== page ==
The more confidence people have in you, the more likely they are to support you and your work – without the need for high-pressure sales tactics and aggressive arm-twisting.
Build a Community
It’s not impossible to build a community around your brand and your writing without a blog. But a blog creates an ideal environment to bring together a group of like-minded people without any of the limitations previously noted.
You have flexibility, control, no imposed restrictions, a central hub of activity – and best of all? You won’t have to start all over again if Facebook, Twitter, WordPress.com, Blogger, or any other free platform decides to flip a switch, close their doors or delete your profile.
Strengthen Reader Engagement
One of the most underrated and underutilized aspects of a blog is the ability to capture email addresses and build a subscriber list.
A responsive email list of interested readers should be one of your top priorities, as it gives you direct access and insights into your community that other mediums can not.
Your blog comment section may also be a goldmine of opportunity for discussion, learning, and connecting with your fans.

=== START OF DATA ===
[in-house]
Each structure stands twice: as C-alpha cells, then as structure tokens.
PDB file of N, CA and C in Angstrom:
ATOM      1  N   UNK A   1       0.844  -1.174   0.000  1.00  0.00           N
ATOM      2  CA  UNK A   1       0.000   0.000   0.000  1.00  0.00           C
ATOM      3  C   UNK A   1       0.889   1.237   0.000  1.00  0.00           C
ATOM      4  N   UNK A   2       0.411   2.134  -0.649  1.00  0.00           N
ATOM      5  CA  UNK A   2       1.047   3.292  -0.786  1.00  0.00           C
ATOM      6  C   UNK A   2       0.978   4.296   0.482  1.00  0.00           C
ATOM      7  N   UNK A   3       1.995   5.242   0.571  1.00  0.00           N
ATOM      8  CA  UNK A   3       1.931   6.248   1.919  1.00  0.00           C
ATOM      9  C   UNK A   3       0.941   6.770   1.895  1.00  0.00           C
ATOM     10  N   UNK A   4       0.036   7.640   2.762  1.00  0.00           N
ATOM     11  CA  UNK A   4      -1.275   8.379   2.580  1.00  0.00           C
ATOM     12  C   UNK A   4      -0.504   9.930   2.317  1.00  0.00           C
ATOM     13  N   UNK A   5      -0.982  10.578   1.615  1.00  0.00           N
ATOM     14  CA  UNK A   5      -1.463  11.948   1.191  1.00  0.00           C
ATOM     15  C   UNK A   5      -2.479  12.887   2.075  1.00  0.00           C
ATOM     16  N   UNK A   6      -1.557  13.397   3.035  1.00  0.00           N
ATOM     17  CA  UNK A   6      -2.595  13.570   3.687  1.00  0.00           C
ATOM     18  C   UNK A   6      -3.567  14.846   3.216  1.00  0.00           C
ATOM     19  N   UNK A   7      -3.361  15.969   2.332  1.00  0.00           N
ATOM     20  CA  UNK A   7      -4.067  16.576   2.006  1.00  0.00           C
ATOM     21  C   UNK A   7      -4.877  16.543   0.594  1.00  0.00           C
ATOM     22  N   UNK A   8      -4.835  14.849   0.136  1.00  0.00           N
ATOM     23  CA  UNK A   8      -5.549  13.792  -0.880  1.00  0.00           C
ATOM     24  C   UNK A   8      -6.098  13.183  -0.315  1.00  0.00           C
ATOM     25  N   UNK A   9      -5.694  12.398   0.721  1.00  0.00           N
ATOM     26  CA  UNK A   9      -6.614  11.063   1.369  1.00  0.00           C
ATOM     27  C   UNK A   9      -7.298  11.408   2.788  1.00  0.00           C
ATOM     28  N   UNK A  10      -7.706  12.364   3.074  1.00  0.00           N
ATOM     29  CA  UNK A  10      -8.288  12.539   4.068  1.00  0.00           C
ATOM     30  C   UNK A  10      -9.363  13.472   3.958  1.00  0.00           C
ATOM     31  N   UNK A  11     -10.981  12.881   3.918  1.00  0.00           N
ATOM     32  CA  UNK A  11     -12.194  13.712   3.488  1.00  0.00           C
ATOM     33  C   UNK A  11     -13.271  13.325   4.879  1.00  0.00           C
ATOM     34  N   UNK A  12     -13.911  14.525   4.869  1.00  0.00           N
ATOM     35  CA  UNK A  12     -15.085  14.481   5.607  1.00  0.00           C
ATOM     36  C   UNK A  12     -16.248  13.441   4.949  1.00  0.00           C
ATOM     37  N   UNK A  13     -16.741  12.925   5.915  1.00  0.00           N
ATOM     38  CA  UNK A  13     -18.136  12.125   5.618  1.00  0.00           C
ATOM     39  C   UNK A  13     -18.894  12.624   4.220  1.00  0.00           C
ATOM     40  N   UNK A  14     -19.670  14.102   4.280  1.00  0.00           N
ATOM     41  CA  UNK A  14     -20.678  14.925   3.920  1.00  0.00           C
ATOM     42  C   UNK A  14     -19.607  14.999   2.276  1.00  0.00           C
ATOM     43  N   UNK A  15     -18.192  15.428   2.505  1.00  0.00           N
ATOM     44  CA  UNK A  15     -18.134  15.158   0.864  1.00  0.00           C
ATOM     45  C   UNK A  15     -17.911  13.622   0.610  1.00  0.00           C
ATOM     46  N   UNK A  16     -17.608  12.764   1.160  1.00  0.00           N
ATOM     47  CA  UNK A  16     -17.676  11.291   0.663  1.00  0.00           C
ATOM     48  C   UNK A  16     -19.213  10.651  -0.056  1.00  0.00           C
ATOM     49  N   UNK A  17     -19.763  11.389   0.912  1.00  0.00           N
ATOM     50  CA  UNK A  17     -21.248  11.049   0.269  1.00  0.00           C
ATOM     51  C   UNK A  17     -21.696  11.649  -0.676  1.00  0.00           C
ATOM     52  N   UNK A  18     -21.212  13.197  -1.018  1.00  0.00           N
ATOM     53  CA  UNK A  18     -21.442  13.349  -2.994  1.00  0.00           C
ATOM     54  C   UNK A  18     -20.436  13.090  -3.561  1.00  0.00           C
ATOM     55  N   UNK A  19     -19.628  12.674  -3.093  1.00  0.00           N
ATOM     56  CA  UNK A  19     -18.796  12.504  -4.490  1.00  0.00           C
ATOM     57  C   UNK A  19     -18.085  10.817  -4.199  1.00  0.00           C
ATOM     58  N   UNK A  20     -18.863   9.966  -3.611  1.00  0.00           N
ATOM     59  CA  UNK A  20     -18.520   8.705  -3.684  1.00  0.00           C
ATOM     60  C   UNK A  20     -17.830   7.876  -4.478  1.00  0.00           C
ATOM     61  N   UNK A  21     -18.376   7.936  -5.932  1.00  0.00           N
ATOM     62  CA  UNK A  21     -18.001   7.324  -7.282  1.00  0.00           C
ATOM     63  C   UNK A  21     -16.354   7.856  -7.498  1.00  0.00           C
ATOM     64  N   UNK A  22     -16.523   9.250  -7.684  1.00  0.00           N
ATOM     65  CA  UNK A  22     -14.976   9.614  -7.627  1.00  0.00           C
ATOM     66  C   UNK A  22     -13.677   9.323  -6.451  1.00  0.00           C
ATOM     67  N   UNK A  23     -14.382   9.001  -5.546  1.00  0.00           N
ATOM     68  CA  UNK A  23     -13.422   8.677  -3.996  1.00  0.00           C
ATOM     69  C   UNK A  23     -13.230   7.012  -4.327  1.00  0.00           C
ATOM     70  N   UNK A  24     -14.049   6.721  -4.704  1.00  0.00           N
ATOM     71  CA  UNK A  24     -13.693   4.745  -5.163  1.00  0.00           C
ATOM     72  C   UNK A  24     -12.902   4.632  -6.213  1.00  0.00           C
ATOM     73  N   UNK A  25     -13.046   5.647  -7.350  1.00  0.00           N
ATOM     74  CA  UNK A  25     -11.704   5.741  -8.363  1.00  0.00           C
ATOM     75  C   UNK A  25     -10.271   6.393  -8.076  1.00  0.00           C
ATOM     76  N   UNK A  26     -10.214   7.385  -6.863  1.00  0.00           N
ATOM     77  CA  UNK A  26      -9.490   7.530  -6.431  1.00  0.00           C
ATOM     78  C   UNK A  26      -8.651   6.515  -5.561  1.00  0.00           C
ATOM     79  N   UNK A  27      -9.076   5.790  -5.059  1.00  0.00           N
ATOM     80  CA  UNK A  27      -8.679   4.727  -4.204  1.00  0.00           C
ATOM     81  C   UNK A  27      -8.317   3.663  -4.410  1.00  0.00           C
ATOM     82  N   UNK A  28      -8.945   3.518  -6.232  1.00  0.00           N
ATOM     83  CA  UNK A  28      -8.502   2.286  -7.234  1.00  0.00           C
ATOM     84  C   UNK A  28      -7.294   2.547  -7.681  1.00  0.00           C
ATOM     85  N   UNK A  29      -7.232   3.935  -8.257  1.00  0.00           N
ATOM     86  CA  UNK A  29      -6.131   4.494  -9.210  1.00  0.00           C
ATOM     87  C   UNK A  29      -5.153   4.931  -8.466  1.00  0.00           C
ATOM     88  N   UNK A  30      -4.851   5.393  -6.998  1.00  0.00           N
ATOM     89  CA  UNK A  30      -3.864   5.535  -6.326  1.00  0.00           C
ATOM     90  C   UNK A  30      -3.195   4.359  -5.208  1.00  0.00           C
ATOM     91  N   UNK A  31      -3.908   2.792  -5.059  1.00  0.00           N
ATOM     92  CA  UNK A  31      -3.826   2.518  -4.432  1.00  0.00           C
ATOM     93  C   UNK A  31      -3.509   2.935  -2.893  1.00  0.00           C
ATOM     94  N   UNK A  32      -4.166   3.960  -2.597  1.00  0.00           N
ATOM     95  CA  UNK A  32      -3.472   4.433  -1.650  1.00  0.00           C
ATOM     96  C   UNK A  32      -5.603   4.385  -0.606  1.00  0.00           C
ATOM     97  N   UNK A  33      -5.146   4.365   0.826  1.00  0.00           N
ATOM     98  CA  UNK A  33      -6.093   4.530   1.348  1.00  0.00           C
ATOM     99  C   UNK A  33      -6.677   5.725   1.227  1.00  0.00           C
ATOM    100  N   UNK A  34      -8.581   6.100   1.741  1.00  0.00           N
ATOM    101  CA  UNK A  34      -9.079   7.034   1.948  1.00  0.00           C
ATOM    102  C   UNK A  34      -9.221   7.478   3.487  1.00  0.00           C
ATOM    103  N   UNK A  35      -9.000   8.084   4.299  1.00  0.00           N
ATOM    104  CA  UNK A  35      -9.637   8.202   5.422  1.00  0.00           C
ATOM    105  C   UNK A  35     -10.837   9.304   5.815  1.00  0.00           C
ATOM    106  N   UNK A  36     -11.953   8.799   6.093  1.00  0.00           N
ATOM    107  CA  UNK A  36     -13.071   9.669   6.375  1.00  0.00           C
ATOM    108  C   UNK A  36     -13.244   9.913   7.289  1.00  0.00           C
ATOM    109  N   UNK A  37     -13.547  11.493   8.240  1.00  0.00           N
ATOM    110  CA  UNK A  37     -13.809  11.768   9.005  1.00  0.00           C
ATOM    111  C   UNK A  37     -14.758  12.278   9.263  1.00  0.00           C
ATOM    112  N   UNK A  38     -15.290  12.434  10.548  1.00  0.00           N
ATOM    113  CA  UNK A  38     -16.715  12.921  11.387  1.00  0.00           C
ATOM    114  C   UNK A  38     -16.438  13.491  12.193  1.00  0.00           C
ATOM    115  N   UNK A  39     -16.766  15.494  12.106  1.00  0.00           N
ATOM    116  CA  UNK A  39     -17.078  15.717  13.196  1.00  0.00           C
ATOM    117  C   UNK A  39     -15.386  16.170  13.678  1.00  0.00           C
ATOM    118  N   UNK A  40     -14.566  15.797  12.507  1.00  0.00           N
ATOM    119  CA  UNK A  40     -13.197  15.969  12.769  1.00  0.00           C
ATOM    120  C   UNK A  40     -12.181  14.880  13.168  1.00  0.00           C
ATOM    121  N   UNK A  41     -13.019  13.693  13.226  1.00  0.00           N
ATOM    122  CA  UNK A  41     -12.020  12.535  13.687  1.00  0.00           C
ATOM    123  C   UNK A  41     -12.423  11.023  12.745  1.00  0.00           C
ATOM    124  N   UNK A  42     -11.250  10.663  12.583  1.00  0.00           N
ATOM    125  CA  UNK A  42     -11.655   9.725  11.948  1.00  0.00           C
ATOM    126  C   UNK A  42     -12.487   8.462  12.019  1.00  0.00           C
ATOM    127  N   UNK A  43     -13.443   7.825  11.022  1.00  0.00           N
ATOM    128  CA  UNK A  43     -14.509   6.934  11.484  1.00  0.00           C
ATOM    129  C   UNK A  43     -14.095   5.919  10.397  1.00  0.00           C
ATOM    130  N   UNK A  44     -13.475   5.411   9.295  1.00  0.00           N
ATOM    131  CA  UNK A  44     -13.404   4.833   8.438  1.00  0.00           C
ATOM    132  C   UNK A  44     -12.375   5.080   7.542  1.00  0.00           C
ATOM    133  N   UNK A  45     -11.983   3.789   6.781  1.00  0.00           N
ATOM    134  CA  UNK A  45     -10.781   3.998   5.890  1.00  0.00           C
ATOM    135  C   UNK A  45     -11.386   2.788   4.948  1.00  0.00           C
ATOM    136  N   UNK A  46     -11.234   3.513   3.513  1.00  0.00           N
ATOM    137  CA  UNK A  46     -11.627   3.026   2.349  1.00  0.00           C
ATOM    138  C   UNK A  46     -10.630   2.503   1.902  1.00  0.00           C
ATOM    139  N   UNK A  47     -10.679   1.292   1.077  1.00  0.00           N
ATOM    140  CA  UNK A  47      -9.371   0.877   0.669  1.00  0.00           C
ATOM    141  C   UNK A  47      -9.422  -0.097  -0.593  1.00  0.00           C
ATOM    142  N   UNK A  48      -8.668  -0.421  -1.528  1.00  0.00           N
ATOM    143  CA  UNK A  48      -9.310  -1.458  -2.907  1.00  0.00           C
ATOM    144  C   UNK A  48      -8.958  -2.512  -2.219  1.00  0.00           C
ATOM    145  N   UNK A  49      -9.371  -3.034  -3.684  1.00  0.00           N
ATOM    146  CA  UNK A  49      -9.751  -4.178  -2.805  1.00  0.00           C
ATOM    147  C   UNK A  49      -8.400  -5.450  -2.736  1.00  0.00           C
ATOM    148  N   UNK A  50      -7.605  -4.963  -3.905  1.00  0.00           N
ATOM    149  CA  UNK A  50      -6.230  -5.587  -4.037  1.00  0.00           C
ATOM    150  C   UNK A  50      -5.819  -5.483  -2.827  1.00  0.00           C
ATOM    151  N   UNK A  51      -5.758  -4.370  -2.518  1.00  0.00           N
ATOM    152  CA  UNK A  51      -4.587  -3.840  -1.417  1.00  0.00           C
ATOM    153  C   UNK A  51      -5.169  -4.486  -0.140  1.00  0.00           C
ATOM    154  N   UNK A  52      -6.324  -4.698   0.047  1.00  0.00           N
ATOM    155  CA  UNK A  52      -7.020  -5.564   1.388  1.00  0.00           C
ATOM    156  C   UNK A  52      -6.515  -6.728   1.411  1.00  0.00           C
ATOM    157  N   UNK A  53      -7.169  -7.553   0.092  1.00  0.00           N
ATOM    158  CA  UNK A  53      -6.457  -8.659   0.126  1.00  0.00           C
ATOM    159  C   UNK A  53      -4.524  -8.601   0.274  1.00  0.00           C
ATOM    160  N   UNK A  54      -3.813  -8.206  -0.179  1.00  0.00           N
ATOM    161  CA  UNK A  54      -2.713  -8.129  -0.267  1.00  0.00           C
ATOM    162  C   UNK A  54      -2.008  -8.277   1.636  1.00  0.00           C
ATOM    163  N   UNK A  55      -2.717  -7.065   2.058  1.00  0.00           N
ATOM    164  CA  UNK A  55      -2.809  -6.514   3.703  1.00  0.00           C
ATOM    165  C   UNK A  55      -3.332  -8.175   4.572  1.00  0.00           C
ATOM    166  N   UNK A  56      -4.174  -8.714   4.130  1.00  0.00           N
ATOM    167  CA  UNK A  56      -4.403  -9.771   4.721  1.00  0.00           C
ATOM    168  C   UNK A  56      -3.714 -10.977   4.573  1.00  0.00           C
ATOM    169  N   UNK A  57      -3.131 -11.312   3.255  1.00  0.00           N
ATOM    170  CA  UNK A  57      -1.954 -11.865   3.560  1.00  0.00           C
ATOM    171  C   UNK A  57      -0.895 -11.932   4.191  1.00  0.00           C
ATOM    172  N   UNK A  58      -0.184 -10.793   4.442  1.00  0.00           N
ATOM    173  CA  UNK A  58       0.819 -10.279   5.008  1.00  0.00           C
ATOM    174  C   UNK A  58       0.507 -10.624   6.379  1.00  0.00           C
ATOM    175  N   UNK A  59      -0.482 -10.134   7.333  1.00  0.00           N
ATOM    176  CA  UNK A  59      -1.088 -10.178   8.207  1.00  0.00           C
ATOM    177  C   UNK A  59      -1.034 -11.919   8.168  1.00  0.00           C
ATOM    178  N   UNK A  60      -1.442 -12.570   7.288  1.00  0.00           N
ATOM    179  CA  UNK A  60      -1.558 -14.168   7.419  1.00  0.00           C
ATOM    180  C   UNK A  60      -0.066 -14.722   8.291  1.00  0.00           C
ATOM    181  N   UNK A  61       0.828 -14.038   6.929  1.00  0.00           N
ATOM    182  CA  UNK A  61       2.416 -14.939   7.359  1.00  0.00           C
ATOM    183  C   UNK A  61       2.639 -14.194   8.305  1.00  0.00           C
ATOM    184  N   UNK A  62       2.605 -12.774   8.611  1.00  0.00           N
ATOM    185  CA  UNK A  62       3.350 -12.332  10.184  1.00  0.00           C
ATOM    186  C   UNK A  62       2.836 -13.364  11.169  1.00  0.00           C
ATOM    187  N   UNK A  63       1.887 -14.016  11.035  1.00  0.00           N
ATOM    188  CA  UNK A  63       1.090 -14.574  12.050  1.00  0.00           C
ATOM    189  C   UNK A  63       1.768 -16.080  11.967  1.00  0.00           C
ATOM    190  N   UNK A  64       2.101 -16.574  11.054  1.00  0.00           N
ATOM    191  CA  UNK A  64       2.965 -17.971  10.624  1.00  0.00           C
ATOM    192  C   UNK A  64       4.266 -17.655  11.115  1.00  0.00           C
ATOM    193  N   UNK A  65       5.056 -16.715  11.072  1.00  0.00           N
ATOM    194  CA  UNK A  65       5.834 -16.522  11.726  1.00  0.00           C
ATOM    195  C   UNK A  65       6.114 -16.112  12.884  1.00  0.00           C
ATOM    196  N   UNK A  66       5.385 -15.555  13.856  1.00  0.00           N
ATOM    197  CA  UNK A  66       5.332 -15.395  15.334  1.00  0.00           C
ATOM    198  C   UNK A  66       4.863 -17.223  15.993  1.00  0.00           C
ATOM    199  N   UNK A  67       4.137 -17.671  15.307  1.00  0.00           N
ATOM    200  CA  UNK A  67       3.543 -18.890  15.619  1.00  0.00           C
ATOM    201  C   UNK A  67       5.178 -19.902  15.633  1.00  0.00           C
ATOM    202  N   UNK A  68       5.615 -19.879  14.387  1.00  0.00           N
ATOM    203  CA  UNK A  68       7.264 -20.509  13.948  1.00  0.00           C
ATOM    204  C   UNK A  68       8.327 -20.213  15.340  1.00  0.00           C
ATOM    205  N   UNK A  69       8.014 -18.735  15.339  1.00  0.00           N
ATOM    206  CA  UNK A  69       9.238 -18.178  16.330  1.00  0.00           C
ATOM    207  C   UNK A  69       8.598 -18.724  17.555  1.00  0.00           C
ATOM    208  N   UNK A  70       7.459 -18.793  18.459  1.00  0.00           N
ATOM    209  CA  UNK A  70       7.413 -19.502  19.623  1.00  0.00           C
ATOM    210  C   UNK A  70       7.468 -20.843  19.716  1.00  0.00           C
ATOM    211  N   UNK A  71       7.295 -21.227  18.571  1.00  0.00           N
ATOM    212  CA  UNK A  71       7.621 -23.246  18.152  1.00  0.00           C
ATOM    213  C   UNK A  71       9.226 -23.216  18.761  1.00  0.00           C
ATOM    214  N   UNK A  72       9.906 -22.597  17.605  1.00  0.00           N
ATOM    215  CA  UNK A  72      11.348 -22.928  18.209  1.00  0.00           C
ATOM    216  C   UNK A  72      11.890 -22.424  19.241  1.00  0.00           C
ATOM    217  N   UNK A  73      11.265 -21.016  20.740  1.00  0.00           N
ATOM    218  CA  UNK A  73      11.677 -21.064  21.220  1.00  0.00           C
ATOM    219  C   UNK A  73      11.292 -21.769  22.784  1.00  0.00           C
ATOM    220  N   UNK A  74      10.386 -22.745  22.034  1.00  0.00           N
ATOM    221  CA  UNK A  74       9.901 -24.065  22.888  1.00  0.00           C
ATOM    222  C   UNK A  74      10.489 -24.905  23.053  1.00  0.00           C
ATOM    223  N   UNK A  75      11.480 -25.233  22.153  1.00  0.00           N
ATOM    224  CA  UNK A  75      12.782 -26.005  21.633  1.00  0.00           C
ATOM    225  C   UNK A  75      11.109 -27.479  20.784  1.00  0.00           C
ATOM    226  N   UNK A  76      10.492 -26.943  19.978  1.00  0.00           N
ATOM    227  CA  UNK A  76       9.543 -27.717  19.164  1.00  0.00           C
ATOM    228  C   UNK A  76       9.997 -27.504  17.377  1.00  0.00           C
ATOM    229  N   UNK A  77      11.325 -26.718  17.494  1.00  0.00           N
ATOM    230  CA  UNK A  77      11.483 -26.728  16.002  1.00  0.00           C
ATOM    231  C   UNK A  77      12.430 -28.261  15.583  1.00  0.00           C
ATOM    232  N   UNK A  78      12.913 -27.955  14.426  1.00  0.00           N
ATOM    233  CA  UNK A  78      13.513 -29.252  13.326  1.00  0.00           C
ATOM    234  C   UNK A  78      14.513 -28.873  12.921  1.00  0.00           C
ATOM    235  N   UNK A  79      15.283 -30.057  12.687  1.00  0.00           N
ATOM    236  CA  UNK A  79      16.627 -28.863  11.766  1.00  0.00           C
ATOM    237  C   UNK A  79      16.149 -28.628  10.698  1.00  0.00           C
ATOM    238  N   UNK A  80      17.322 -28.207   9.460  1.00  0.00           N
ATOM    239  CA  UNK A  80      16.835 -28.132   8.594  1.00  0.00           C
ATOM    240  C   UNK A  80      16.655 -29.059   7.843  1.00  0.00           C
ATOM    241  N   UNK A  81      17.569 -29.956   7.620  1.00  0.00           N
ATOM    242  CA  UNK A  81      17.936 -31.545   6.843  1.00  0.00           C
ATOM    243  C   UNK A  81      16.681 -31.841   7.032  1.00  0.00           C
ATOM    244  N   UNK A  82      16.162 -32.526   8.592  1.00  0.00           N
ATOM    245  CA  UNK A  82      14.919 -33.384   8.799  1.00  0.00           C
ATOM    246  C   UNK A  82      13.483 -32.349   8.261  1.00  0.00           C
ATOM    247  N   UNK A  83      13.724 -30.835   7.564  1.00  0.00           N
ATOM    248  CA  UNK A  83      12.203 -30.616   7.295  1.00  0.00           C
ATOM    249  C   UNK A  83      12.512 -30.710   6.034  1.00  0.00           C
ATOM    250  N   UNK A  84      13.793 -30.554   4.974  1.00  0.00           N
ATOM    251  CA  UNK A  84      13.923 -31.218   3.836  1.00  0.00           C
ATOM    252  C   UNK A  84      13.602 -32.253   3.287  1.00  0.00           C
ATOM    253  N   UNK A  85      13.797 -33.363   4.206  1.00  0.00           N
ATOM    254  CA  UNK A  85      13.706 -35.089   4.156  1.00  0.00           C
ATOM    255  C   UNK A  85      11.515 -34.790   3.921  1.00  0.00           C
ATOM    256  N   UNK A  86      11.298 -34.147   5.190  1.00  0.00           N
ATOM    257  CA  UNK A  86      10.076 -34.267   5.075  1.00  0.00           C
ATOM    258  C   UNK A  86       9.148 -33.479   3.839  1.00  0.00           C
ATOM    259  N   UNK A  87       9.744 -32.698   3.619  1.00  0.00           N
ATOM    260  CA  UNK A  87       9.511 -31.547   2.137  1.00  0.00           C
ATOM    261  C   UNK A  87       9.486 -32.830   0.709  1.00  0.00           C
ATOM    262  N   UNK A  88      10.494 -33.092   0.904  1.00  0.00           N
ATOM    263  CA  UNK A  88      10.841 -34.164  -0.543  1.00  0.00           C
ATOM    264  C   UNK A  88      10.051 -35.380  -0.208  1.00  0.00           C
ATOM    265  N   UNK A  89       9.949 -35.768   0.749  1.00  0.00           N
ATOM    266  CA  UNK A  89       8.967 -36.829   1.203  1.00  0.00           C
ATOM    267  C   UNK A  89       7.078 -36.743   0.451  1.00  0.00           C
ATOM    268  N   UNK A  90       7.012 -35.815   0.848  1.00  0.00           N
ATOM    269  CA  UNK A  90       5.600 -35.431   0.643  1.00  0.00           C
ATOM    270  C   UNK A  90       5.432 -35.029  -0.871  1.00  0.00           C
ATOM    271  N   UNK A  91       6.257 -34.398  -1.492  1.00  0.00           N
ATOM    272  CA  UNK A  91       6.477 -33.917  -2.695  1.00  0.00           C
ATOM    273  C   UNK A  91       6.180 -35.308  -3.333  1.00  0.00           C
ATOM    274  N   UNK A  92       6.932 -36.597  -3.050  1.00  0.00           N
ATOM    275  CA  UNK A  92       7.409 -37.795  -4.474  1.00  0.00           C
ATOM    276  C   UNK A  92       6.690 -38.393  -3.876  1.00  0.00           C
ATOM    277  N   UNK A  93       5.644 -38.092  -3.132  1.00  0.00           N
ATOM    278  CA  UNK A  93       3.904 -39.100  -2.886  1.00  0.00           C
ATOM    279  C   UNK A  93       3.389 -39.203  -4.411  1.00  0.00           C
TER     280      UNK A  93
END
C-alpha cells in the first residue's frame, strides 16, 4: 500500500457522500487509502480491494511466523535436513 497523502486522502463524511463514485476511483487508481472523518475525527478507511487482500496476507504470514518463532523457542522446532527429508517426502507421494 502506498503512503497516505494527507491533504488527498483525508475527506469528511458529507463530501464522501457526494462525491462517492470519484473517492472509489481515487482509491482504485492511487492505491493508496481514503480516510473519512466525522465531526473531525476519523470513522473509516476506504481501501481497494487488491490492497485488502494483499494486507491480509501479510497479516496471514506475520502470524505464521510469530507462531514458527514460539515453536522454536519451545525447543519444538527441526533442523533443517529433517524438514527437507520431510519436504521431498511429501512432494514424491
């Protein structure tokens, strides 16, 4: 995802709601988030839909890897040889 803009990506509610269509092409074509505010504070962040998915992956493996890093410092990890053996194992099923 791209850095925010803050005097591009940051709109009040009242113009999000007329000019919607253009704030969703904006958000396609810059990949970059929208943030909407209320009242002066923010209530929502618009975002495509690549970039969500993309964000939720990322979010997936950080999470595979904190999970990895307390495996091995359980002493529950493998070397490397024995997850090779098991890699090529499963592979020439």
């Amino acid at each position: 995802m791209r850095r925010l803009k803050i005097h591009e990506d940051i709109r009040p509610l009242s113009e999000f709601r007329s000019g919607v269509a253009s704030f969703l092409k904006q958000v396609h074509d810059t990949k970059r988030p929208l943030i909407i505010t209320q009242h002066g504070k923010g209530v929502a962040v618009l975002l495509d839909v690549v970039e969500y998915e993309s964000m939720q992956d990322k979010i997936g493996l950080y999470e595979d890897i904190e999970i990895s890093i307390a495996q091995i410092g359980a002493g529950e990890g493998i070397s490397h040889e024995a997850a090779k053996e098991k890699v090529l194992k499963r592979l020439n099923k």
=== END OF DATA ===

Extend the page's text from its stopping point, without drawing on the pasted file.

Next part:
Reach a Different Audience
Every platform has its own rhythm, its own ambiance, and its own crowd. Sure there’s overlap, but certain characteristics draw people to certain forms of social media, and blogs are no exception.
You can be a YouTube, Instagram, or Pinterest rockstar, but adding a blog to your marketing mix will help you reach parts of your target audience that would never have found you on other social media outposts.
Connect With the Gods
Okay, maybe not the Gods, but popular authors, bloggers, and industry experts can often become more accessible when you play the fellow blogger card.
I’ve found that the more effort you put into your blog, and the more value you offer, the more help and guidance you receive from “up above”.